2. What is intended by entering into "life," or the "kingdom of God." That these two phrases are synonimous will be evident by comparing vers. 43 and 47. To enter "life" in the scriptures, is to enter into the belief and enjoyment of the truth. Hence the Saviour saith, "THIS IS LIFE ETERNAL, that they might know thee the only true God, and Jesus Christ whom thou hast sent." John xvii. 3. Here the knowledge of God is called "eternal life." Again, in John, v. 24, we read, "Verily, verily, I say unto you, he that heareth my word, and believeth on him that sent me, hath everlasting life, and

1 See Lecture Sermons, p. 217.

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shall not come into condemnation, but is passed (i. e. is already passed) from death unto life." John says, "We know that we have passed from death unto life, because we love the brethren: he that loveth not his brother abideth in death." 1 John iii. 14. These passages certainly make the subject plain; and shew that coming to the knowledge and enjoyment of the truth is "entering into life." Now this is precisely what is meant by entering into "the kingdom of God." The kingdom of God, or the kingdom of heaven, both signifying the same thing, are put for the spiritual kingdom of Christ, which he came to set up among men.1 John the Baptist commenced his ministry by saying, "Repent, for the kingdom of heaven is at hand." Matt. iii. 2. When Jesus began to preach, he announced the approach of his moral kingdom in the same manner. "Repent, for the kingdom of heaven is at hand." Matt. iv. 17. In the instruction, which Jesus gave his apostles, when he sent them out, he says, "as ye go, preach, saying, the kingdom of heaven is at hand." Matt. x. 7. His kingdom was not afar off, it was at hand; it was not in another state of existence, it was here on the earth; it was the moral reign of Christ among men. Jesus said to the Pharisees, "the kingdom of God is come unto you." Matt. xii. 28. On another occasion he said, "The kingdom of God cometh not with observation, neither shall they say, lo here! or lo there! for behold the kingdom of God is within you," or among you. Luke xvii. 19, 20. To enter into the kingdom of God, was to embrace, profess and obey the gospel. Whosoever did this was un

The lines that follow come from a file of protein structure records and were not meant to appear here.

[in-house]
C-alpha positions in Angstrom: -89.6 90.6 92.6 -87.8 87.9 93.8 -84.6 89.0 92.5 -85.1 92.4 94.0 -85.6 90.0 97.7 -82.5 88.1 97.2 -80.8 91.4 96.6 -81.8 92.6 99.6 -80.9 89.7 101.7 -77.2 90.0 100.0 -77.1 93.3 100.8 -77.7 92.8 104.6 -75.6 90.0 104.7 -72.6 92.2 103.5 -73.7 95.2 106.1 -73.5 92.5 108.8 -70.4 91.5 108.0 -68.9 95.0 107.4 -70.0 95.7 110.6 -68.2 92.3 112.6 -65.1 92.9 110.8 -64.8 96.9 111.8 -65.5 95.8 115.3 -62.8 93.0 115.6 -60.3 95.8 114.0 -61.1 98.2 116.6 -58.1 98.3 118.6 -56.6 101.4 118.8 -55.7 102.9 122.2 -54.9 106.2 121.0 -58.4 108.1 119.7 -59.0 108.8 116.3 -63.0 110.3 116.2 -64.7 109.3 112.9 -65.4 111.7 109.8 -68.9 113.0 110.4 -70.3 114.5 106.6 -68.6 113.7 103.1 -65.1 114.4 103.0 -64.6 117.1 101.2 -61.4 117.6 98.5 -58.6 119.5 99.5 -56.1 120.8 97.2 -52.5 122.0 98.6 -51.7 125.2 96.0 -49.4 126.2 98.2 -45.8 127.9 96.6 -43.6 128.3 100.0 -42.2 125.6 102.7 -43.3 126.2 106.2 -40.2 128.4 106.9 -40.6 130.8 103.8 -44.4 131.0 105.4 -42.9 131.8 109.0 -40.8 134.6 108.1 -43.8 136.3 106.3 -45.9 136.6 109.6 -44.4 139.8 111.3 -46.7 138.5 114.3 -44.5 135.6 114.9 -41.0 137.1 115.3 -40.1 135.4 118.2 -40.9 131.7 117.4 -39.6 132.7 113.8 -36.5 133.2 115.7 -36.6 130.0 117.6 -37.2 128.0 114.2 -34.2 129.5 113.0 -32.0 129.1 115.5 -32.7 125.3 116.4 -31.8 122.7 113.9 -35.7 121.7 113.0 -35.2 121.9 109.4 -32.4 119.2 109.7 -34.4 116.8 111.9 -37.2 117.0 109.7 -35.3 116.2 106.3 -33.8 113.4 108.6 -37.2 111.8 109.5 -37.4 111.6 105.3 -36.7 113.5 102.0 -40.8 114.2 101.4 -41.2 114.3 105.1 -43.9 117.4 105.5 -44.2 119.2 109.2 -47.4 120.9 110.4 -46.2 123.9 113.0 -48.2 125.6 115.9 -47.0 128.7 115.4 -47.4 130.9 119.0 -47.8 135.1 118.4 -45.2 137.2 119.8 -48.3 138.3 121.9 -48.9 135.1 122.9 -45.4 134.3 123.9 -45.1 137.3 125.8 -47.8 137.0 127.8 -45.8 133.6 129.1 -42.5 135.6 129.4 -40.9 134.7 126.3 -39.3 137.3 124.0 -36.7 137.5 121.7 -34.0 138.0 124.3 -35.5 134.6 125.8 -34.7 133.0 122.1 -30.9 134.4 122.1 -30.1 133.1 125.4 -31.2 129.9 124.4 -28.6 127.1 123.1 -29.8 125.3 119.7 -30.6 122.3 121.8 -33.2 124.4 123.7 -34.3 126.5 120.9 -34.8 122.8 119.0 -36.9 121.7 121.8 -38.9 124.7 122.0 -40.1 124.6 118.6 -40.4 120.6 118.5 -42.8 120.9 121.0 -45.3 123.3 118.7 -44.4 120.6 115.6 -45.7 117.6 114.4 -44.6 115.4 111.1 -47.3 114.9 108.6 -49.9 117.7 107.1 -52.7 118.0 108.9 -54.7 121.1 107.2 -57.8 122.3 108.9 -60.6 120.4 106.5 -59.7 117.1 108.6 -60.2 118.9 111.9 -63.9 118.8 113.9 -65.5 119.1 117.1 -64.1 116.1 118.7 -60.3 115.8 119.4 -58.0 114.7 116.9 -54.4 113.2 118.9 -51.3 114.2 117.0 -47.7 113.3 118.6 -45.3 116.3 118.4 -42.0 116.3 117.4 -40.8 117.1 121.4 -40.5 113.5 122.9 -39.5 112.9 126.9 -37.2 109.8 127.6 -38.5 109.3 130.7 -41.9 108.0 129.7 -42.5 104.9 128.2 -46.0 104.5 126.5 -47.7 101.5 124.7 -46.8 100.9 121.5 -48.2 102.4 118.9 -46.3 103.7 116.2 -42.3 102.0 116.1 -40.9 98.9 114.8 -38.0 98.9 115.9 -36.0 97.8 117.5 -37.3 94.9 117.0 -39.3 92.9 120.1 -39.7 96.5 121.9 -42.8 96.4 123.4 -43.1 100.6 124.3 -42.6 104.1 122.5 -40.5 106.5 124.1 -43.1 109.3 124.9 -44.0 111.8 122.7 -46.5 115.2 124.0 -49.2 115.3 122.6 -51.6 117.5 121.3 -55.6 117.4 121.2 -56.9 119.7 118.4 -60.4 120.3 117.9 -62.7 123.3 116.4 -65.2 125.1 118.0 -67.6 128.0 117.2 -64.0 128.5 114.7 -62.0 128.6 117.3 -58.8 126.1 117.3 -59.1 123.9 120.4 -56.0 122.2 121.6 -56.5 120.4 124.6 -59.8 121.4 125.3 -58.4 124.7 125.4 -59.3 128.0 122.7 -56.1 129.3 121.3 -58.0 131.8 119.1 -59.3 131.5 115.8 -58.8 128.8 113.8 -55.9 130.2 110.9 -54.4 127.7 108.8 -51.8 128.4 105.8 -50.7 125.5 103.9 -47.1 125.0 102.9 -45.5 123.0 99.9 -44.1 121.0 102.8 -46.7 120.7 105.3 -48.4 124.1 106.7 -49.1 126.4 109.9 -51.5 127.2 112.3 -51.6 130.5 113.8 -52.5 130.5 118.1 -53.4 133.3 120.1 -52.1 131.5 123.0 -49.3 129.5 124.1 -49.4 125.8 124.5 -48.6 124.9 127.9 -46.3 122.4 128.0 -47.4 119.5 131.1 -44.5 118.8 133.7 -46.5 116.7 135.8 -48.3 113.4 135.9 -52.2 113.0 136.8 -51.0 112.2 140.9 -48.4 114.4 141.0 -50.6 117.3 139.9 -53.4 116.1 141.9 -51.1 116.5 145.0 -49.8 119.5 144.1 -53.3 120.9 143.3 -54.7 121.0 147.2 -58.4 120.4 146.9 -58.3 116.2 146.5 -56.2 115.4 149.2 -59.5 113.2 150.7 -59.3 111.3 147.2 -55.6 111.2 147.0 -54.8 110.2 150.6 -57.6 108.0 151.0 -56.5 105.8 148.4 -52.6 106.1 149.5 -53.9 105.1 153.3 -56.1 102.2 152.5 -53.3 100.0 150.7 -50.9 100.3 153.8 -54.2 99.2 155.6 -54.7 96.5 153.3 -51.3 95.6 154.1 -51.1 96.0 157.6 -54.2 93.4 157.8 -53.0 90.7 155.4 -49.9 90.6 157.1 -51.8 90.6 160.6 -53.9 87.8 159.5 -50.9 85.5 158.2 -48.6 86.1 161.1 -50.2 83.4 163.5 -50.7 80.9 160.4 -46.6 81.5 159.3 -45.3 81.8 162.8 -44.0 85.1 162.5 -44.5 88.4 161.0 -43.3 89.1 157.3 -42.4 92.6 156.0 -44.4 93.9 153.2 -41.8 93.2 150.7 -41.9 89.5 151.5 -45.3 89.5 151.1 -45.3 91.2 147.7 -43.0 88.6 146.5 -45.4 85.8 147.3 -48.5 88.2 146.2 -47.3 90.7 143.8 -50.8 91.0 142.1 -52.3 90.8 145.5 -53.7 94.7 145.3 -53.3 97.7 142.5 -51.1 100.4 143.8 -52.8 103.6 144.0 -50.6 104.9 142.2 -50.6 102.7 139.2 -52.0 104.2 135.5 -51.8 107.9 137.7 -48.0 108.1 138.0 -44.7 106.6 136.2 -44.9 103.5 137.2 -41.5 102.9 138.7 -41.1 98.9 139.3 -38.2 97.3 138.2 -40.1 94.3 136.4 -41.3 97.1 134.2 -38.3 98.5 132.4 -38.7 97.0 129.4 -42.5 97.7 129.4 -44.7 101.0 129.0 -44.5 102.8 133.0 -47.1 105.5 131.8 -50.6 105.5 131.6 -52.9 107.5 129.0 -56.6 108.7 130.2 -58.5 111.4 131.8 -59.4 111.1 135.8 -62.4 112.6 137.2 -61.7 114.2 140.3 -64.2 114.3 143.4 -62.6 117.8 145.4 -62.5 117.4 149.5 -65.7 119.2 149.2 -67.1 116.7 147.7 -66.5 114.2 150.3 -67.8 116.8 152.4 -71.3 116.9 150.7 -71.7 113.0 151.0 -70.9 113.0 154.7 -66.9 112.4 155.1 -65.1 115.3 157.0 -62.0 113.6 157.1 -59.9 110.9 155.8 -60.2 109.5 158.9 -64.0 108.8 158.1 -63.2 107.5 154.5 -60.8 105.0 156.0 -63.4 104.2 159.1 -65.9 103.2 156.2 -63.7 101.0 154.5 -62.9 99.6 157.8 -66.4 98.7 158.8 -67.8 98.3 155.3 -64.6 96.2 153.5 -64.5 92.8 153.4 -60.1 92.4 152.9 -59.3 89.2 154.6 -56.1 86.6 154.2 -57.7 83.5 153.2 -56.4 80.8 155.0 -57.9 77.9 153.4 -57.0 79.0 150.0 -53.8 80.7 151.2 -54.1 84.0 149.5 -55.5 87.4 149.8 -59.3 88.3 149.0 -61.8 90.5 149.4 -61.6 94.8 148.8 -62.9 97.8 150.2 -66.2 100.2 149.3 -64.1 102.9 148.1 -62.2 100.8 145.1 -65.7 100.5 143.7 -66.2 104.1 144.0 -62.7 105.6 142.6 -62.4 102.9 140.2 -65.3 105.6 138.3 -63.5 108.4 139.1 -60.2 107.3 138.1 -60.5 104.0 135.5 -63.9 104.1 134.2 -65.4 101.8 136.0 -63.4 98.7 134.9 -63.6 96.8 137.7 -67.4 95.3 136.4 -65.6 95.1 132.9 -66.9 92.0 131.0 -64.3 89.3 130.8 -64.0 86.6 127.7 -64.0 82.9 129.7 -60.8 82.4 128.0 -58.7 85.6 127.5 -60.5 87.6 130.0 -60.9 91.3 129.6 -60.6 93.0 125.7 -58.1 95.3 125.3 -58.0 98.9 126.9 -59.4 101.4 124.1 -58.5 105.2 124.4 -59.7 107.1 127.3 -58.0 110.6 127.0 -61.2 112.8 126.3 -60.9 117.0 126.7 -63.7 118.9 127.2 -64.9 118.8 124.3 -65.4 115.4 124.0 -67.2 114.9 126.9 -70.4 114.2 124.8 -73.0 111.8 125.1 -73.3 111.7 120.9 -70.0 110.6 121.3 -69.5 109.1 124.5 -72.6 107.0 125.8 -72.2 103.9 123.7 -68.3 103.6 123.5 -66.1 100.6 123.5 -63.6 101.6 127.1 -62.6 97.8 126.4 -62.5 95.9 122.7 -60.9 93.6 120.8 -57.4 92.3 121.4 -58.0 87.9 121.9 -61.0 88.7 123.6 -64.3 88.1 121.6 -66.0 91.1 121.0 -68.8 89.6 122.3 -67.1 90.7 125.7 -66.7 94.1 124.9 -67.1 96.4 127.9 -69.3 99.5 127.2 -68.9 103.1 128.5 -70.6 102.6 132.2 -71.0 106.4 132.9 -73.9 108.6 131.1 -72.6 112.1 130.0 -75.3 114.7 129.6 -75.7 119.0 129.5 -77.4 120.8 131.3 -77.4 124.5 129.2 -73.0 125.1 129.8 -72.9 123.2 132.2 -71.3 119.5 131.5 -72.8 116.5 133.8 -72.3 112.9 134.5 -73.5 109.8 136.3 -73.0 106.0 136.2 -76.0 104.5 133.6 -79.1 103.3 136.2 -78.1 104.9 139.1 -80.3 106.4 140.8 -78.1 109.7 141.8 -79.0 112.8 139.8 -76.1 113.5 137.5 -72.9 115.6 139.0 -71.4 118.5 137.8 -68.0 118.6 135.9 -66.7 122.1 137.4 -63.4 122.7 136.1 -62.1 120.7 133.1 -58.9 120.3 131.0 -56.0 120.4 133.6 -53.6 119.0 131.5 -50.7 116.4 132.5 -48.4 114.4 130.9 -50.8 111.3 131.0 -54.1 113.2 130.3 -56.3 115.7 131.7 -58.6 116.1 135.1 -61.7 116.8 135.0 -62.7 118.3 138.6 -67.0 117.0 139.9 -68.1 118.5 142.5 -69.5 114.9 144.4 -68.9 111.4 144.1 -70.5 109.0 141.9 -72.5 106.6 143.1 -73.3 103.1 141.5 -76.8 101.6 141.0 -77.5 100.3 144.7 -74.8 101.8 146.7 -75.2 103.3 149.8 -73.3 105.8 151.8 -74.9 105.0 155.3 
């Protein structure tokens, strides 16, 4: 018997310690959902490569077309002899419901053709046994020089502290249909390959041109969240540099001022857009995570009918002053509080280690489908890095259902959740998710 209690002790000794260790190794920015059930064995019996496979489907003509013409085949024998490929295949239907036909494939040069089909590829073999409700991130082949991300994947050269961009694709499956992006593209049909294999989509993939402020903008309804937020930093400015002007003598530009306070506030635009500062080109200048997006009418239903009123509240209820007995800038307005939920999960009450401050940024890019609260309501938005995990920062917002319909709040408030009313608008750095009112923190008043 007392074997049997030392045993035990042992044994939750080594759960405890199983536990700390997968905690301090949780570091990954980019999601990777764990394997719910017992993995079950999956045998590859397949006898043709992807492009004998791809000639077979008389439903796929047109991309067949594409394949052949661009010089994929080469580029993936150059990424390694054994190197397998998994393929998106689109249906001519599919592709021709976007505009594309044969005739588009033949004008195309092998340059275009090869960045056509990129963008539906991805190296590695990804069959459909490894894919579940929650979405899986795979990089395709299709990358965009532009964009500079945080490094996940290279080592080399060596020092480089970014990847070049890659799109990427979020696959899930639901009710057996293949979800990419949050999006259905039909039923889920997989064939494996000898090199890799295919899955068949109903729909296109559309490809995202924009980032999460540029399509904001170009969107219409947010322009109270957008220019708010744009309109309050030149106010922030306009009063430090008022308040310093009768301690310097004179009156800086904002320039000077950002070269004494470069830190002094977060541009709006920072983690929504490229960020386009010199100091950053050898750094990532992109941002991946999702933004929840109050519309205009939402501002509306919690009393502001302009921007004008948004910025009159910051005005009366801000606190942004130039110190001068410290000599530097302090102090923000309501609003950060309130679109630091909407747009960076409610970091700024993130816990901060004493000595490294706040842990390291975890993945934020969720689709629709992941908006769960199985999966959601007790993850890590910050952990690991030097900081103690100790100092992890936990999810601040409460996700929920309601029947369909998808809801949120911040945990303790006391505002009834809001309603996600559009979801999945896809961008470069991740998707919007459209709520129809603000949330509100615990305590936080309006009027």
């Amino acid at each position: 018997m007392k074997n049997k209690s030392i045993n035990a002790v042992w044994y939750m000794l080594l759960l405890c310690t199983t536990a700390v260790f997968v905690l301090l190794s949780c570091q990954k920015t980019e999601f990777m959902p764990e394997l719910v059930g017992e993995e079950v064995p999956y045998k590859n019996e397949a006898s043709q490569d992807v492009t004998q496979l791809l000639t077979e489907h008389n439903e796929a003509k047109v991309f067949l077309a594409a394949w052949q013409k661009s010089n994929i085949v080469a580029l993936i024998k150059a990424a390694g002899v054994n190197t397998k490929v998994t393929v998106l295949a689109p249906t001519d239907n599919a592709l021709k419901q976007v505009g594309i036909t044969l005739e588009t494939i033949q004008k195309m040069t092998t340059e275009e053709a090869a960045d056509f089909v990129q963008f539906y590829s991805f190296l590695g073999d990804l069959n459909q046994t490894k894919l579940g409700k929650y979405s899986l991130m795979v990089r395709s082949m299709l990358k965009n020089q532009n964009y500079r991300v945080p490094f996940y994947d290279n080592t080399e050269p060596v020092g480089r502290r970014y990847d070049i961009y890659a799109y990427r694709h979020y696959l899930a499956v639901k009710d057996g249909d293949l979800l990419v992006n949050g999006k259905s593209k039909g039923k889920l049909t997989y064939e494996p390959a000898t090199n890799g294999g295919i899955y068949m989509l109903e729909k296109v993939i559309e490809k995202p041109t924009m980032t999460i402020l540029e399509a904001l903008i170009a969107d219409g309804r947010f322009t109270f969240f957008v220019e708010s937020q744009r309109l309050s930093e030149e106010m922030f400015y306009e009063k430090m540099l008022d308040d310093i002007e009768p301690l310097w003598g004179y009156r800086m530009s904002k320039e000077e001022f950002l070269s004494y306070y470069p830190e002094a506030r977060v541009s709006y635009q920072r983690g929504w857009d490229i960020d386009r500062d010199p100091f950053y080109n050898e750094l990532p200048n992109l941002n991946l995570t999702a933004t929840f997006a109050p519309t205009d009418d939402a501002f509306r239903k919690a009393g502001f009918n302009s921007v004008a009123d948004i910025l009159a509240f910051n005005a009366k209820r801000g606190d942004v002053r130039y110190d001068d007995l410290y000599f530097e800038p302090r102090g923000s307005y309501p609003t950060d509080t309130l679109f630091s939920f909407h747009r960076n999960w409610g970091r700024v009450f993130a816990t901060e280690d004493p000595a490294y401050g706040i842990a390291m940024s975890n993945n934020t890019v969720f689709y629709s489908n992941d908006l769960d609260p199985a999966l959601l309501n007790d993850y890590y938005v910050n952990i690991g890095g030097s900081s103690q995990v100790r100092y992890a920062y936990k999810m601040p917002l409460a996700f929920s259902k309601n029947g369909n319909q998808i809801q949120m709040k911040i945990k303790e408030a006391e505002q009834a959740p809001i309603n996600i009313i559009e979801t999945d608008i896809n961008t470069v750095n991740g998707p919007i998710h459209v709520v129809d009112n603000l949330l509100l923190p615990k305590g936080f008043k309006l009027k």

1 See Dr. Campbell's Version of all the passages where these phrases occur, and his Preliminary Dissertation on the same subject. See also Adam Clarke on Matt. iii. 2.

der the government of Christ; he was in the reign of Christ; he was in the kingdom of Christ. And as all the real disciples of the Redeemer were saved from those tribulations which fell on the unbelievers of that age, Jesus warned his followers that no consideration whatever should induce them to decline entering into the kingdom of God. These views will be more fully confirmed as we proceed.